My Thoughts, Self-editing Tips, The Writer's Life

7 Fiber-Rich Ideas for Solving Writer’s Block

Close your laptop. Wait…not yet, read this first. After you close your laptop, pick up a pen and a little notebook – the tiny kind you always got in your Christmas stocking because they were four for a dollar and came in different colors and your mom thought they were “so cute.” (You should be able to find one in that box under your bed where you threw all the gifts from your Christmas stocking that weren’t edible.) Head out to a place you’ve never been – a new coffee shop, a park bench, a bus station – anywhere you…

Read More

My Thoughts, Self-editing Tips

When You Care, Send the Very Best

This is going to be a short post. Because, quite frankly, the topic only needs a few words. Here they are: Never* send an editor or agent a first draft. I could end the post right there. But just in case there’s a lingering “huh?” out there somewhere, I’ll elaborate with three reasons for this common-sense advice. First drafts, even really good ones, typically still suffer from fixable plot and character problems. It doesn’t matter that your writing is excellent, such problems signal impatience to editors and agents. It’s good be be known for your passion and your dedication to…

Read More

General, Other Writer's Words, Self-editing Tips, The Publishing Process

Breaking the Rules

Just yesterday, an Internet friend asked me to read his short story and offer him a little editorial advice. Sometimes I get nervous when friends ask me to read their writing, but I’d shared enough of a conversation with him to expect he’d know his way around words. I was right. Even though it was a first draft, the observational story (non-fiction, but with the textures of a great fiction piece) had plenty of bite and surprising depth. One of the things that struck me about his story was the manner in which he introduced dialogue for the various characters.…

Read More

My Thoughts, Self-editing Tips

Bend and Break

One of the more common problems I run into when editing fiction is the “dimensionless character.” You know her. She’s defined by…um…her lack of definition. She’s a paper doll trying to make a splash in a three-dimensional world. Now, when I say “lack of definition,” I don’t mean she’s not well described (though sometimes this is also true). That she has pink streaks in her midnight-black hair is a fine detail, but it is a meaningless (and potentially unnecessary) detail unless we know enough about her to care why she has those streaks. Perhaps it’s evidence of a rebellious nature.…

Read More

My Thoughts, Other Writer's Words, Self-editing Tips

The Mysterious Importance of Mystery

Not so many years ago, my younger son became a fascinated by videogames. Like his older brother before him, this fascination grew into a full-blown addiction for a time. But unlike his brother – who suffered through the challenges of finishing a level using the age-old technique known as “if at first you don’t succeed, stomp your feet, pout, growl, try out a new word to see if your parents notice, then try again” – my younger son was known to ask, “is there a cheat code for this?” Younger son has always been rather pragmatic; he likes order and…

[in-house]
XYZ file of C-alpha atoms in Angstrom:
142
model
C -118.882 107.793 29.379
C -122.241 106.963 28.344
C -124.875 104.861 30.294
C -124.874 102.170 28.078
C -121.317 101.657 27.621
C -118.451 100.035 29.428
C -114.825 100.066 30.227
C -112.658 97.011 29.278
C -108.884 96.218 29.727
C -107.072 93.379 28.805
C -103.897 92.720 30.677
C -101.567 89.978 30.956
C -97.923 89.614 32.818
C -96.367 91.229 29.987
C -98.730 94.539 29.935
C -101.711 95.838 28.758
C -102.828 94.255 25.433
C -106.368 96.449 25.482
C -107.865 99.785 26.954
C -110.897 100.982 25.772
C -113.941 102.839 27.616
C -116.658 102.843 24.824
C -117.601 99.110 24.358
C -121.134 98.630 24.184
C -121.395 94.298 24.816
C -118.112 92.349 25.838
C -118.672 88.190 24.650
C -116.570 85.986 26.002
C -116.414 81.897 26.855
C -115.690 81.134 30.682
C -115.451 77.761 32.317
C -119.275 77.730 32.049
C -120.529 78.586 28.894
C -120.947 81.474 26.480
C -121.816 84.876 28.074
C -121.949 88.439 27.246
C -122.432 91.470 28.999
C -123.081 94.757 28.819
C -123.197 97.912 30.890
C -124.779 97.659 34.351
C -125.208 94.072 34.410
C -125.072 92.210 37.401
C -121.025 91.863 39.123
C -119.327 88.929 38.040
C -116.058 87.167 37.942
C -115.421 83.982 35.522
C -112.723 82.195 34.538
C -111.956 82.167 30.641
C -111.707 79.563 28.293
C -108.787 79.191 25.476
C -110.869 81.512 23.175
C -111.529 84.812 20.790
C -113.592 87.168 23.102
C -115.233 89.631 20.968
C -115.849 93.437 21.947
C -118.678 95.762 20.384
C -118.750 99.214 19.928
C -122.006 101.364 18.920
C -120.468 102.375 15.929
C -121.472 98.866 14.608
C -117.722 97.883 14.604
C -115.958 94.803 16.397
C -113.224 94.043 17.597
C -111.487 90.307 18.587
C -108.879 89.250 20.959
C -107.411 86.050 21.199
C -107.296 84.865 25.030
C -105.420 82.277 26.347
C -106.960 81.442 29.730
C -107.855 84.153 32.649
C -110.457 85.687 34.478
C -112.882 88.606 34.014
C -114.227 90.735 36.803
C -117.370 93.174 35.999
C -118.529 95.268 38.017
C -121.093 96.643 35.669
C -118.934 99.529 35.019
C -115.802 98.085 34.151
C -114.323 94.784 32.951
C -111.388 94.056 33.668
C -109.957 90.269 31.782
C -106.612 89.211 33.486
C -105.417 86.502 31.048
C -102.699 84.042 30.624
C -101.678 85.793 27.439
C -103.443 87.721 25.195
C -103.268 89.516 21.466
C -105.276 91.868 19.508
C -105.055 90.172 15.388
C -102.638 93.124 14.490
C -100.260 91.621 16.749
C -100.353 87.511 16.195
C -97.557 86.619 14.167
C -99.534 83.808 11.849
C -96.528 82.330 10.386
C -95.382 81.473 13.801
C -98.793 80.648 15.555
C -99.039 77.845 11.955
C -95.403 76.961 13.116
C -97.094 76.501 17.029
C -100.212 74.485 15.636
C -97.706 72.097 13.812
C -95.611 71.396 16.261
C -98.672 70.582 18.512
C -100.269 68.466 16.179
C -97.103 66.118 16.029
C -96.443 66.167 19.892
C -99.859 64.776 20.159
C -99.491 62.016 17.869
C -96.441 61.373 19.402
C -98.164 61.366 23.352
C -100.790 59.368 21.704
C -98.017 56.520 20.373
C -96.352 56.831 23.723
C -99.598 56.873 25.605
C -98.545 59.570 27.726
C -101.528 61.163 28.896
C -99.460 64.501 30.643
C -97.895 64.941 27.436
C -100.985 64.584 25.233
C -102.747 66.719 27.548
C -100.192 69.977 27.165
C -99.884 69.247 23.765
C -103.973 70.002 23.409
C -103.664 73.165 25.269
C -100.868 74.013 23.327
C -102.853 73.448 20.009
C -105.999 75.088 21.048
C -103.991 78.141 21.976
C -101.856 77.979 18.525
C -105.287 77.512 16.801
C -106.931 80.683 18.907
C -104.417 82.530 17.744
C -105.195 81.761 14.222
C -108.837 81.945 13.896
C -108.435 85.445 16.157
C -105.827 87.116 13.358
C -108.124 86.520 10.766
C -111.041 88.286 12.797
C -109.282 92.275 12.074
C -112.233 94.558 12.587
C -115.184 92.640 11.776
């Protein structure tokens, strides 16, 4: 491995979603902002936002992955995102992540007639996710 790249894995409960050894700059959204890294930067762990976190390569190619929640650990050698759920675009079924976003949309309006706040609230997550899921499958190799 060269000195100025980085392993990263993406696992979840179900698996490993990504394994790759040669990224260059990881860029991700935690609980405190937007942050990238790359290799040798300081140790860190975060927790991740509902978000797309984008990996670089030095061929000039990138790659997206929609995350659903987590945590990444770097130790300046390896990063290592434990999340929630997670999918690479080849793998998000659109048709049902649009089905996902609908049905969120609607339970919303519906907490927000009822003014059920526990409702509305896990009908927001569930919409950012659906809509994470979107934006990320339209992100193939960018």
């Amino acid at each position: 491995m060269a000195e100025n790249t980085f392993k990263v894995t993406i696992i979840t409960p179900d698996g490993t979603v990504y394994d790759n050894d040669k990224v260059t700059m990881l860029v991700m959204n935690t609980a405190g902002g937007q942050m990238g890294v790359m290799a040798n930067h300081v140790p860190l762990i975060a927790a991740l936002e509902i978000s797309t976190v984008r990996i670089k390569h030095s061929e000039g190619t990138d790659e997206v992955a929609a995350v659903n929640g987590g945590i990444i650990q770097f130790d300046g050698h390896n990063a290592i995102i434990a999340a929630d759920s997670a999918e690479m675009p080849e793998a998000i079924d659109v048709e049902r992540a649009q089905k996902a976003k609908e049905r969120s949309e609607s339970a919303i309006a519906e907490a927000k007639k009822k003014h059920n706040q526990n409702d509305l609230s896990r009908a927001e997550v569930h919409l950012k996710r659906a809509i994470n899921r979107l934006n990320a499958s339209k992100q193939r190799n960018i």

Read More

General, Meaningless Drivel, My Favorite Things, Self-editing Tips

A Book, Some Editorial Advice and a Picture of a Kitty & a Puppy

It’s Friday, which means absolutely nothing to a freelancer since all days end up looking the same. But for the sake of the rest of the working world, I’m going to play along. Hooray for the weekend! (For the record, I almost never use exclamation marks. This is not because F. Scott Fitzgerald once wrote of them, “An exclamation mark is like laughing at your own jokes,” but because I rarely feel all that exclamatory. So, if you see one on this blog, it’s either a sign of the apocalypse or a snide comment on the sentence that precedes it.…

Read More

General, My Thoughts, Self-editing Tips, The Writer's Life

7 Things that Keep Editors in Business

A long time ago, in a life far, far away, I worked as an assistant manager of a Pizza Hut. The owner of this particular store (a former Pizza Hut corporate big-wig) had hired a man we’ll call “Gary” (since that was his name) to globally manage the stores. Since each store already had its own manager and more than a few assistant managers, I wondered what Gary’s responsibilities entailed. I found out one Friday in the middle of the lunch rush hour. He entered the restaurant as any other customer, waited to be seated, then proceeded to order enough…

Read More